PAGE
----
Moldova’s gas importer and distributor Moldovagaz has issued a new warning about the possibility of losing access to Russian gas supplies later in January and February.
Payments from its customers have not been high enough to cover its own bills with Russian gas giant Gazprom for supplies so far this year.
Moldovagaz executive board chairman Vadim Cheban said the company bought gas from Gazprom at an average of $647 per thousand cubic metres in January, while it could only bill its customers at the maximum government-approved price of $430 per thousand cubic metres.
On social media on Tuesday, Cheban said the company has asked its shareholders — the Moldova government and Gazprom — to consider providing short-term bridging loans or delay the payment beyond the current due date of 20 January.
Earlier in January, Moldovagaz said it had been unable to arrange any loans from Moldova banks because of remaining multi-million dollar arrears to Gazprom for past gas deliveries.
Cheban said the company also petitioned the Moldova government for a temporary rebate of the national budget contributions worth $22 million made through value added tax payments made by its customers.
Last year, the government provided Moldovagaz with a $75 million loan to enable it to pay Gazprom and avoid the halt in supplies.
Additionally, Cheban has proposed that the government cover the difference between energy prices paid by households and the real price Moldovagaz has to pay.
The Moldova government has yet to provide its response to Moldovagaz’s proposals.
However, on Monday, Infrastructure & Regional Development Minister Andrey Spynu told a local television network that Moldova will be pushing Moscow for a revision of terms of its gas supply contract with Gazprom after this winter.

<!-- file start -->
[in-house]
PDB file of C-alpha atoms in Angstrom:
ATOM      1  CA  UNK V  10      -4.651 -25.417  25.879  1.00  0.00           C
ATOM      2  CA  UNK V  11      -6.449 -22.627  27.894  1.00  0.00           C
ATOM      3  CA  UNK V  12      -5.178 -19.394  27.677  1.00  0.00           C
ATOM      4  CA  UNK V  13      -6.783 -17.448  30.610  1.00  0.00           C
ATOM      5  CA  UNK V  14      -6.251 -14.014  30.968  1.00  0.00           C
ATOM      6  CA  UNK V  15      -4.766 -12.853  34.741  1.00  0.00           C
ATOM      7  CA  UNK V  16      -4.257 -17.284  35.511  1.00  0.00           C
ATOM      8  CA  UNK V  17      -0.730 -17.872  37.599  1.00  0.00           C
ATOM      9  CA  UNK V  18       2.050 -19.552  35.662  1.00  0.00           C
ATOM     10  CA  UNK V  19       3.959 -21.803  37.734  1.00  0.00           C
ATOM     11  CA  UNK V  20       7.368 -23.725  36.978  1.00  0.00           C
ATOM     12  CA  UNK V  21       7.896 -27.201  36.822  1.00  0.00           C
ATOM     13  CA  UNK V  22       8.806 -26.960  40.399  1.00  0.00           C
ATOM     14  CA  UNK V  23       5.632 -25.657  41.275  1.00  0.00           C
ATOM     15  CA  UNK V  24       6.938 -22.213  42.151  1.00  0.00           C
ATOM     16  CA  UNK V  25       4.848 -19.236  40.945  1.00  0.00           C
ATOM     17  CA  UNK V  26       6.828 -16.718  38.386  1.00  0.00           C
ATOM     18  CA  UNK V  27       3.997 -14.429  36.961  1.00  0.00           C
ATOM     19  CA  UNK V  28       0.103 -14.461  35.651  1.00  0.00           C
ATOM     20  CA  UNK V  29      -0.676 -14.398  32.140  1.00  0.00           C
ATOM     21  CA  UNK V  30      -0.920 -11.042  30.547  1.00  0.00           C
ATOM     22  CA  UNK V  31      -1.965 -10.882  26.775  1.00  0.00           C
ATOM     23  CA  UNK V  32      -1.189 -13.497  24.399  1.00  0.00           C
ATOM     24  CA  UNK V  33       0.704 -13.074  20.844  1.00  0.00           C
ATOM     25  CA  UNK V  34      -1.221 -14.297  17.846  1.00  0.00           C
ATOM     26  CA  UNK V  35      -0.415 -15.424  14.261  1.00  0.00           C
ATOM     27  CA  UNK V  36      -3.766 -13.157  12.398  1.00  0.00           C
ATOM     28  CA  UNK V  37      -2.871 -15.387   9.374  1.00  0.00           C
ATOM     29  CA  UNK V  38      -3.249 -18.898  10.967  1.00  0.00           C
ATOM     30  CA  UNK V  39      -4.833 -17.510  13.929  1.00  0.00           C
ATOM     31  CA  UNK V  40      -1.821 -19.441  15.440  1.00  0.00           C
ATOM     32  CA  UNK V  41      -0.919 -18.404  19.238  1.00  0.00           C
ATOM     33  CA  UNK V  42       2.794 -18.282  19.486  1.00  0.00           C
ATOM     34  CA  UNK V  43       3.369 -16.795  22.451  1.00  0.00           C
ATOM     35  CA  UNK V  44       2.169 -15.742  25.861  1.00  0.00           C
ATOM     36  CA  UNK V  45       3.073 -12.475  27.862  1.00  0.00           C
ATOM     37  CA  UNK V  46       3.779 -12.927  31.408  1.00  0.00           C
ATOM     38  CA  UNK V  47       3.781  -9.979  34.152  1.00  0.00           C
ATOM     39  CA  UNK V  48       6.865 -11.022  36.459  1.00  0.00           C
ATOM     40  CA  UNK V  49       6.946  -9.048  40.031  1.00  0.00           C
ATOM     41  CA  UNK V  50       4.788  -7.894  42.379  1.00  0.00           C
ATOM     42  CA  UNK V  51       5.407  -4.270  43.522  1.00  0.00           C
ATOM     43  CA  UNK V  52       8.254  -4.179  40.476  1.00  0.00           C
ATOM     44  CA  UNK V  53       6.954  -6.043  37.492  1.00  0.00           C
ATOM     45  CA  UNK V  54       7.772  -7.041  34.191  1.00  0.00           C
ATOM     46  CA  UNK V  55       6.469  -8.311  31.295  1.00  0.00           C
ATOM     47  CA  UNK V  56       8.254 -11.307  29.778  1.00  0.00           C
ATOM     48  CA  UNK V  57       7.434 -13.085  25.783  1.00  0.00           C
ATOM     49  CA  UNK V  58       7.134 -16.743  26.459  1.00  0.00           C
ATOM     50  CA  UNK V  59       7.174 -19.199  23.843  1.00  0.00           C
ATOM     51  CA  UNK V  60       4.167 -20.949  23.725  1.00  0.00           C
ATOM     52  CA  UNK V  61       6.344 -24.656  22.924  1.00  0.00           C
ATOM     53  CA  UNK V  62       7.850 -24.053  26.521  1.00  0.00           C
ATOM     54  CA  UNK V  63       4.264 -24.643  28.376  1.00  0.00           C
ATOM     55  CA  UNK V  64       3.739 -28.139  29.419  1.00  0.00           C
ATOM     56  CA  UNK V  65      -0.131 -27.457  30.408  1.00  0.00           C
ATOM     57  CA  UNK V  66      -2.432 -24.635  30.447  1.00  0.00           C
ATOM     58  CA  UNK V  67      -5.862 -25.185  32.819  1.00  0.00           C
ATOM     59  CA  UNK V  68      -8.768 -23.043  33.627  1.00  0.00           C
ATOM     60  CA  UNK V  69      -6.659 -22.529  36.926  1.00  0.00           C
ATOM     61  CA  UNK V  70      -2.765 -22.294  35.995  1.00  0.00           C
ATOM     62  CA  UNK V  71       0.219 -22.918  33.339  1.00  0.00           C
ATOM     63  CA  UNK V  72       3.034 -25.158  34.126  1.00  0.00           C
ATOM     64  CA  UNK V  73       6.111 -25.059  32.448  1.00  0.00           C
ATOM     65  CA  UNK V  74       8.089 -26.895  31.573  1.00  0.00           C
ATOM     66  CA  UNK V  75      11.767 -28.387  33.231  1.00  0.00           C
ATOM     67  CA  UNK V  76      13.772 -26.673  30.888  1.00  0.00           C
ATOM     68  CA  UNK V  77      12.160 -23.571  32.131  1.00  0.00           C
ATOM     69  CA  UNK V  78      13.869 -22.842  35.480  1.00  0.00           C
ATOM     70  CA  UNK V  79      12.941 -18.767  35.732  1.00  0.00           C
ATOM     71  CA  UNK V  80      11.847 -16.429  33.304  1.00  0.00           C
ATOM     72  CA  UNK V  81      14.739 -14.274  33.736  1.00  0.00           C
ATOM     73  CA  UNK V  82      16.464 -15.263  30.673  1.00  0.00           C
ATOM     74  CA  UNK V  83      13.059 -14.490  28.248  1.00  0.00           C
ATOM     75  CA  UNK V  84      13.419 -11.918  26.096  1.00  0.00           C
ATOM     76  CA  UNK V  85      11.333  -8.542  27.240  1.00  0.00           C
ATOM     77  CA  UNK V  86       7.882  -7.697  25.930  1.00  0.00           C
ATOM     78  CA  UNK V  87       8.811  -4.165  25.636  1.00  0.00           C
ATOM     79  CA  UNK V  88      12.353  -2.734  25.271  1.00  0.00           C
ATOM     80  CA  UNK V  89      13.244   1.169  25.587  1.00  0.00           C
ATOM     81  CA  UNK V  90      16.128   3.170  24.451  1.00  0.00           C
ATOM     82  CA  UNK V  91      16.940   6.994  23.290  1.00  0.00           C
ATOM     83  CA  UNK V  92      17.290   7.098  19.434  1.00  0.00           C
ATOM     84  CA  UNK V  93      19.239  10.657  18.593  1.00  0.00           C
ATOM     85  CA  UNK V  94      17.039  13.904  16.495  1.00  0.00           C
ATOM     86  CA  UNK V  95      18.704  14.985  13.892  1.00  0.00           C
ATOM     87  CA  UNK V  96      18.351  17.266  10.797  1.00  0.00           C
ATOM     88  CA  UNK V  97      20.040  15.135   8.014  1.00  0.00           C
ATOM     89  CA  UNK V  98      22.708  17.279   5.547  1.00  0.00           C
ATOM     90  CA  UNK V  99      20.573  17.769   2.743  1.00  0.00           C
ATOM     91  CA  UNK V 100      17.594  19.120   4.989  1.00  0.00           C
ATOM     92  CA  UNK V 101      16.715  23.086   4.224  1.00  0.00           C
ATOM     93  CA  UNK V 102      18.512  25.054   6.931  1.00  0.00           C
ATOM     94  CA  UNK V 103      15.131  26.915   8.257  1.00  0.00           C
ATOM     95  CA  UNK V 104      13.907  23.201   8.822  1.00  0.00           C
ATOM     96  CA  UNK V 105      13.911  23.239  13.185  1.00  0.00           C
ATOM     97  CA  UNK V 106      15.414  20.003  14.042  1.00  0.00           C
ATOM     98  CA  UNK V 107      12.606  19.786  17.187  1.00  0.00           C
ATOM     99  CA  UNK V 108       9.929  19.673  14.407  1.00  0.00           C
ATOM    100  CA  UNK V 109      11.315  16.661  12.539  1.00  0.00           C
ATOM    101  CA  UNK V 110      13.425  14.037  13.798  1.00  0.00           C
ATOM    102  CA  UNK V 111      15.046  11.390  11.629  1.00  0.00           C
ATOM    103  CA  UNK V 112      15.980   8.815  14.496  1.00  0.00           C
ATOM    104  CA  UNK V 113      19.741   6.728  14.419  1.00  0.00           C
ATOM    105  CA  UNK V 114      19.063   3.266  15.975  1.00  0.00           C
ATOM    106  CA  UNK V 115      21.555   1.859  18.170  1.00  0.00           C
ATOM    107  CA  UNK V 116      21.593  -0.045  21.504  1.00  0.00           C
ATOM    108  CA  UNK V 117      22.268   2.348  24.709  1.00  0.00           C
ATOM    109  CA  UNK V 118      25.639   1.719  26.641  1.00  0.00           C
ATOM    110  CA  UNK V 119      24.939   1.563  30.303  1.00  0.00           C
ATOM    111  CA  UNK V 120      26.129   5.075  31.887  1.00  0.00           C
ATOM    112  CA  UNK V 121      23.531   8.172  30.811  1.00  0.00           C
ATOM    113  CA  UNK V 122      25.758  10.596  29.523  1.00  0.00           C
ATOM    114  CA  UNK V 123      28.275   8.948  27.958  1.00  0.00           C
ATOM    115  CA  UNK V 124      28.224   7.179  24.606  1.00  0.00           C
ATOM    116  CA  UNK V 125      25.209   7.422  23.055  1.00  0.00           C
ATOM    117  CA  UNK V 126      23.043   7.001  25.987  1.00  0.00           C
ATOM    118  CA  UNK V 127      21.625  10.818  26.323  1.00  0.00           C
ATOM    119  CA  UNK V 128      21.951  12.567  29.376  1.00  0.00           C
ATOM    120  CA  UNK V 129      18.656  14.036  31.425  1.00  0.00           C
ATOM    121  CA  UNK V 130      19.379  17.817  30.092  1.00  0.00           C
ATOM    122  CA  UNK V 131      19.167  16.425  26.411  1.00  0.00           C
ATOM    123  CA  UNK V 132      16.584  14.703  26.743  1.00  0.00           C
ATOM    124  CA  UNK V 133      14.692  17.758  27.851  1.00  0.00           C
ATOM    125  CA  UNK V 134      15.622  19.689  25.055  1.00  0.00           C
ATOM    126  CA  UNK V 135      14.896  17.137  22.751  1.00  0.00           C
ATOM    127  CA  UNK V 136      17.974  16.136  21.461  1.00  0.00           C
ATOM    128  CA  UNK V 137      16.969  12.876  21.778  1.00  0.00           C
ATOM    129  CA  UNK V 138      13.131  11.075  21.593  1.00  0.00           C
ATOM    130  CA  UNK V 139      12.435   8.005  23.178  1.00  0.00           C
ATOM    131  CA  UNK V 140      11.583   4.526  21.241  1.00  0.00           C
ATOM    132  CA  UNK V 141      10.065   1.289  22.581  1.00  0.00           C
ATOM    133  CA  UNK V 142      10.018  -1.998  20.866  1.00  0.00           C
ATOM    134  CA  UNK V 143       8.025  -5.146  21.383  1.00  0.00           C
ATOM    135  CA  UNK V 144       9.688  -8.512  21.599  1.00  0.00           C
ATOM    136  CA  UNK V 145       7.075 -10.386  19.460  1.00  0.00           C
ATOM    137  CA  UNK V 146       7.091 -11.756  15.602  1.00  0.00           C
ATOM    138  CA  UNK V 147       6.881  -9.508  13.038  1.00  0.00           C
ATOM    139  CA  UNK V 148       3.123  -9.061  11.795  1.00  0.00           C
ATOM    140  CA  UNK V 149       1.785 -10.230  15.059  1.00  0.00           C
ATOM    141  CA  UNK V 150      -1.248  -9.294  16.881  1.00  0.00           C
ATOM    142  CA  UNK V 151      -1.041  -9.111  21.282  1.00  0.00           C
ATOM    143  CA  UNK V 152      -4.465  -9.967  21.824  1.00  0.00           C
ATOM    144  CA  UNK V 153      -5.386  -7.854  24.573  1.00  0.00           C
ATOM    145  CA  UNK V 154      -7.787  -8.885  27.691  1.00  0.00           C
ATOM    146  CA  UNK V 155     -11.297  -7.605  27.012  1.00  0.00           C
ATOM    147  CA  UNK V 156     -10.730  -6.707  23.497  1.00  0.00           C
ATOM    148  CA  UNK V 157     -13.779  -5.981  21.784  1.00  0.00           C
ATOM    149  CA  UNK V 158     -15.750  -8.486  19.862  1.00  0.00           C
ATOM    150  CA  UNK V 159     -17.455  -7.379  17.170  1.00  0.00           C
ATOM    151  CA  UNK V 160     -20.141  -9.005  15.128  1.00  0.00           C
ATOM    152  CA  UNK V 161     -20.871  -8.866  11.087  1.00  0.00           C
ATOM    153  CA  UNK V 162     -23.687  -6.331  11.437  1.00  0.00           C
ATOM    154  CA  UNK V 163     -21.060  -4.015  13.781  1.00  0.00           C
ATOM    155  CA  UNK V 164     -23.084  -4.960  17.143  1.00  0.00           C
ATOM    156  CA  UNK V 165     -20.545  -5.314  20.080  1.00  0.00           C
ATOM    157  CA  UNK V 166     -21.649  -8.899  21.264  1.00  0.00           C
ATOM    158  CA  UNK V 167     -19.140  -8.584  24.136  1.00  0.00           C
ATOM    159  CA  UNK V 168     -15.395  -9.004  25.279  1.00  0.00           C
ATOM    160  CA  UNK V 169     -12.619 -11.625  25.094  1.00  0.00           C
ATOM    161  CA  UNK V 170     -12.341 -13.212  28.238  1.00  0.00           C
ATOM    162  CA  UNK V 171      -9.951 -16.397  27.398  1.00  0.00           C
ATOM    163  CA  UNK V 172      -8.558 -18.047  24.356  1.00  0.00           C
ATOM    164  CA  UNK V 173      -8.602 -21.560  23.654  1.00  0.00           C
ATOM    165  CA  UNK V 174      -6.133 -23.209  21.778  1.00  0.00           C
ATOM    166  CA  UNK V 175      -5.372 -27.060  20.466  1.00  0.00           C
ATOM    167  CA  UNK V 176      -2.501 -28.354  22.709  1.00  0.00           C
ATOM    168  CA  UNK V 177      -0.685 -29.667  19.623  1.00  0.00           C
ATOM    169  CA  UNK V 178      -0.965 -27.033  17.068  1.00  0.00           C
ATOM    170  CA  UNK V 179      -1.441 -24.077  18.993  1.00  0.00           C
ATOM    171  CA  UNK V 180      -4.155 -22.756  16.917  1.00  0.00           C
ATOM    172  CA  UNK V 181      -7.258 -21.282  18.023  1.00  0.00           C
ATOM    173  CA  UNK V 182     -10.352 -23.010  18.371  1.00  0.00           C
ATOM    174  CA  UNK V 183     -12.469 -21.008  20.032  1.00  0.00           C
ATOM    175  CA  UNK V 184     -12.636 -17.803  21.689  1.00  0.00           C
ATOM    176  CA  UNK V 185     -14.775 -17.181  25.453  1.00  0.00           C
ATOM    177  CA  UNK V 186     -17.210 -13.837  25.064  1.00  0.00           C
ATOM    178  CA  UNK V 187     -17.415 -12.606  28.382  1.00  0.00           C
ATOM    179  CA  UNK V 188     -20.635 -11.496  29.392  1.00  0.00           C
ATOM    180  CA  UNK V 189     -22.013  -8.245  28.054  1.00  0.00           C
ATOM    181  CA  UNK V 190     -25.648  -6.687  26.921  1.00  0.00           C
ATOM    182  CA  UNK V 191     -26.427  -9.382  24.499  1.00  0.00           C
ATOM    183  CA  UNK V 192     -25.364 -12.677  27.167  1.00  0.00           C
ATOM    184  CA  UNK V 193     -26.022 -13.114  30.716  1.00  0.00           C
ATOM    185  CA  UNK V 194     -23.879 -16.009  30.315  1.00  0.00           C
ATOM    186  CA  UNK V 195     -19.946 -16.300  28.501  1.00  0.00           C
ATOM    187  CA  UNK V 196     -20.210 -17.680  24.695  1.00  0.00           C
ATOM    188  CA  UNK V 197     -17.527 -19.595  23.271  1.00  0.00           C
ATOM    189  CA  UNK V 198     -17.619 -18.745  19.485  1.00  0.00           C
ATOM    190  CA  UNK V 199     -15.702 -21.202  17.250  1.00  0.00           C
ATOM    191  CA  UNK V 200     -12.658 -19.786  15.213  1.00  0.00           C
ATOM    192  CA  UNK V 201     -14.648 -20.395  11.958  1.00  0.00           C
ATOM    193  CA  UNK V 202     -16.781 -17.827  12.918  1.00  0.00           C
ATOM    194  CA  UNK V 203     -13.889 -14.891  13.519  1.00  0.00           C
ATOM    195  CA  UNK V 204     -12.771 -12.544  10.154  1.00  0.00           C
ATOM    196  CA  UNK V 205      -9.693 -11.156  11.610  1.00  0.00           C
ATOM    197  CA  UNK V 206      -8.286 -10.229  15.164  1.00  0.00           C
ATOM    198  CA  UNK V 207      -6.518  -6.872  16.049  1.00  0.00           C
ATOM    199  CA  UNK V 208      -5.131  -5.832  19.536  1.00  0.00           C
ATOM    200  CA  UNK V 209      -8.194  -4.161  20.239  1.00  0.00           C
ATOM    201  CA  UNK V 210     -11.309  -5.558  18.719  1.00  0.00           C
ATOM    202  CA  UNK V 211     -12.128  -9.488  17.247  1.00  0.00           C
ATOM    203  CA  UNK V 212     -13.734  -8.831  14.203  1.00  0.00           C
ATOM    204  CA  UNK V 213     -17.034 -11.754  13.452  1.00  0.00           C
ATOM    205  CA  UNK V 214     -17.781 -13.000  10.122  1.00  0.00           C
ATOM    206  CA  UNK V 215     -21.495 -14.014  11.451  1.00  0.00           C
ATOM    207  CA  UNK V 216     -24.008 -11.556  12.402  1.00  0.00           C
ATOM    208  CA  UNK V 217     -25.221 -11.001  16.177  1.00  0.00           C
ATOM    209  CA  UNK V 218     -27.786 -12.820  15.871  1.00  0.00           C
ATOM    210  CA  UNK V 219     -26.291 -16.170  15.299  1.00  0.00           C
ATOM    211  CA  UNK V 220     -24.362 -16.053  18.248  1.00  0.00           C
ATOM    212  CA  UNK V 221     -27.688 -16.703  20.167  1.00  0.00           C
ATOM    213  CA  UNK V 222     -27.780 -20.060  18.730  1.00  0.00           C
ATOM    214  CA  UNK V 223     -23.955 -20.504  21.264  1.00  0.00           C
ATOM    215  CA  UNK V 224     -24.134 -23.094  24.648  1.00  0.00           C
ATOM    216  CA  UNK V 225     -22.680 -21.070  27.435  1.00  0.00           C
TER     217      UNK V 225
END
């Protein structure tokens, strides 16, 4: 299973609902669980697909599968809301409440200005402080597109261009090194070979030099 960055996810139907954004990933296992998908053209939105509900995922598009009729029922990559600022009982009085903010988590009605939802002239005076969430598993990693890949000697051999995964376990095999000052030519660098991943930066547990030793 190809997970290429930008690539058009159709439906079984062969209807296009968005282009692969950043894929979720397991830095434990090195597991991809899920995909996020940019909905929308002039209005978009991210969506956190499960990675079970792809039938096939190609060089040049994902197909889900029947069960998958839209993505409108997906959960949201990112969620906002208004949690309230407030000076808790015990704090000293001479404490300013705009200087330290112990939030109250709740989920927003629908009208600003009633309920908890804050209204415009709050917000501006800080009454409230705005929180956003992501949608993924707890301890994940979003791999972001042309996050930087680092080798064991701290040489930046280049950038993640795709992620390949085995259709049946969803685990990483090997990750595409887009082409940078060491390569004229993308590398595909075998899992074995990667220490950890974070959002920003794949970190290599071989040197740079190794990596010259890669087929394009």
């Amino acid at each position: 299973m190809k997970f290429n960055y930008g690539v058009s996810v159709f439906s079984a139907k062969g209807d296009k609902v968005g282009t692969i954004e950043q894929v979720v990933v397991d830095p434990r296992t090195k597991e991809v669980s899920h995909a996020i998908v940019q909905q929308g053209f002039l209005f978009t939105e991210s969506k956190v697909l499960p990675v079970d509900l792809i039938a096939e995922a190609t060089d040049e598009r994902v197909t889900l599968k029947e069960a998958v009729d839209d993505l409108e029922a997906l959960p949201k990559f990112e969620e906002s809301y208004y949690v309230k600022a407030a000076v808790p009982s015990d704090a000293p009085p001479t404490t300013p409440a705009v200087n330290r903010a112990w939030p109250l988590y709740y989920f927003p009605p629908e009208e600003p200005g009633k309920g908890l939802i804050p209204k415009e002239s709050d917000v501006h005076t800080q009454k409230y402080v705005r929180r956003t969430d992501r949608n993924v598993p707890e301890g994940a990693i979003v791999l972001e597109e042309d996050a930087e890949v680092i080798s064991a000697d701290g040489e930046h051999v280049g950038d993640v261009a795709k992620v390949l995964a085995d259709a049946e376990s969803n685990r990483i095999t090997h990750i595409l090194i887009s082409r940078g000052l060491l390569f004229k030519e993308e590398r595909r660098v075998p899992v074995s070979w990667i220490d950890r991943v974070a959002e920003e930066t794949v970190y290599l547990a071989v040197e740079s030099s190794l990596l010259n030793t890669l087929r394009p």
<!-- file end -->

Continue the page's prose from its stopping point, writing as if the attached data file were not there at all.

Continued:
Moldova narrowly avoided a complete stoppage of Russian gas deliveries in November after signing a last-minute deal with Gazprom to extend a Moldovagaz’s long-term agreement with the Russian monopoly on amended price terms for another five years.
The country, together with southern part of its neighbour Ukraine, is part of a region that has historically been subject to assertion of Russian interests and geopolitical power plays relating to access to the Black Sea.
Russian supplies via Ukraine in steep decline
International tensions are running high over fears of a Russian invasion of Ukraine, but analysts can already point to a steep reduction of Russian natural gas flows to Europe across Ukraine and Poland.
A further reduction this month, which remains unexplained by Gazprom, has increased anxiety over energy security further and analysts believe that any direct military confrontation in Ukraine will most likely result in the full halt of Russian transit gas supplies to Europe through this country.
Russian governmental officials have repeatedly urged European authorities to remove regulatory obstacles to the controversial Nord Stream 2 subsea gas pipeline to Germany — for which certification remains on hold — in order to obtain access to alternative supplies.
According to Gazprom’s disclosures, its gas supplies via Ukraine to Europe and Moldova fell to below 50 million cubic metres per day from 14 January, though they ran at the rate of over 124 MMcmd in the same period in January 2021.
In a separate statement, Gazprom said that its gas production rose by 2% to 23 billion cubic metres in the first half of this month against the same period of 2021.